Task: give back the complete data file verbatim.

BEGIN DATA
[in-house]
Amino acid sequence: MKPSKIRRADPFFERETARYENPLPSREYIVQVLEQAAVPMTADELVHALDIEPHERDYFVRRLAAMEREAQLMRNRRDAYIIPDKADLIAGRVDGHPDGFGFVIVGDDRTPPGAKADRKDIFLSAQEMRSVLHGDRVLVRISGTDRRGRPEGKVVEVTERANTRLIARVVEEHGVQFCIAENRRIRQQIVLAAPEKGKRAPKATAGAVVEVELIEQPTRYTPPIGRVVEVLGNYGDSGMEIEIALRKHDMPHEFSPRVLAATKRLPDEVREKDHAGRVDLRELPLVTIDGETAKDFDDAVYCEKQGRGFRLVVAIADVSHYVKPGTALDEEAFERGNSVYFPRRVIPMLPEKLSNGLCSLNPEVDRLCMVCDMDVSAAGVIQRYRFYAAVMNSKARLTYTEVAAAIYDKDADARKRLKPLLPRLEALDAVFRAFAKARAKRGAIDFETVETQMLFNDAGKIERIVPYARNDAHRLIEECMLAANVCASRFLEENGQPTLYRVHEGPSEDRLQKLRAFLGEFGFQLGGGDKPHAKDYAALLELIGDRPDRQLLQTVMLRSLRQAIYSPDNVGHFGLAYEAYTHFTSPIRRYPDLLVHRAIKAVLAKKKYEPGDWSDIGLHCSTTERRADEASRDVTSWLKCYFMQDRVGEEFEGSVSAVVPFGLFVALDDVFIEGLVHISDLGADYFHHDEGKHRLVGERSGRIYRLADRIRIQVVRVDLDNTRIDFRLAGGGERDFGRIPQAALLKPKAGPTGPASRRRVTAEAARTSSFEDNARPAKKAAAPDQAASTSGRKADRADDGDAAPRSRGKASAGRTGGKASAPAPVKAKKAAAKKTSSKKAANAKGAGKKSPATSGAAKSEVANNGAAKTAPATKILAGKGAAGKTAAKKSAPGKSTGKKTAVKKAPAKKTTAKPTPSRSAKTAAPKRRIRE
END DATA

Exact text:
[in-house]
Amino acid sequence: MKPSKIRRADPFFERETARYENPLPSREYIVQVLEQAAVPMTADELVHALDIEPHERDYFVRRLAAMEREAQLMRNRRDAYIIPDKADLIAGRVDGHPDGFGFVIVGDDRTPPGAKADRKDIFLSAQEMRSVLHGDRVLVRISGTDRRGRPEGKVVEVTERANTRLIARVVEEHGVQFCIAENRRIRQQIVLAAPEKGKRAPKATAGAVVEVELIEQPTRYTPPIGRVVEVLGNYGDSGMEIEIALRKHDMPHEFSPRVLAATKRLPDEVREKDHAGRVDLRELPLVTIDGETAKDFDDAVYCEKQGRGFRLVVAIADVSHYVKPGTALDEEAFERGNSVYFPRRVIPMLPEKLSNGLCSLNPEVDRLCMVCDMDVSAAGVIQRYRFYAAVMNSKARLTYTEVAAAIYDKDADARKRLKPLLPRLEALDAVFRAFAKARAKRGAIDFETVETQMLFNDAGKIERIVPYARNDAHRLIEECMLAANVCASRFLEENGQPTLYRVHEGPSEDRLQKLRAFLGEFGFQLGGGDKPHAKDYAALLELIGDRPDRQLLQTVMLRSLRQAIYSPDNVGHFGLAYEAYTHFTSPIRRYPDLLVHRAIKAVLAKKKYEPGDWSDIGLHCSTTERRADEASRDVTSWLKCYFMQDRVGEEFEGSVSAVVPFGLFVALDDVFIEGLVHISDLGADYFHHDEGKHRLVGERSGRIYRLADRIRIQVVRVDLDNTRIDFRLAGGGERDFGRIPQAALLKPKAGPTGPASRRRVTAEAARTSSFEDNARPAKKAAAPDQAASTSGRKADRADDGDAAPRSRGKASAGRTGGKASAPAPVKAKKAAAKKTSSKKAANAKGAGKKSPATSGAAKSEVANNGAAKTAPATKILAGKGAAGKTAAKKSAPGKSTGKKTAVKKAPAKKTTAKPTPSRSAKTAAPKRRIRE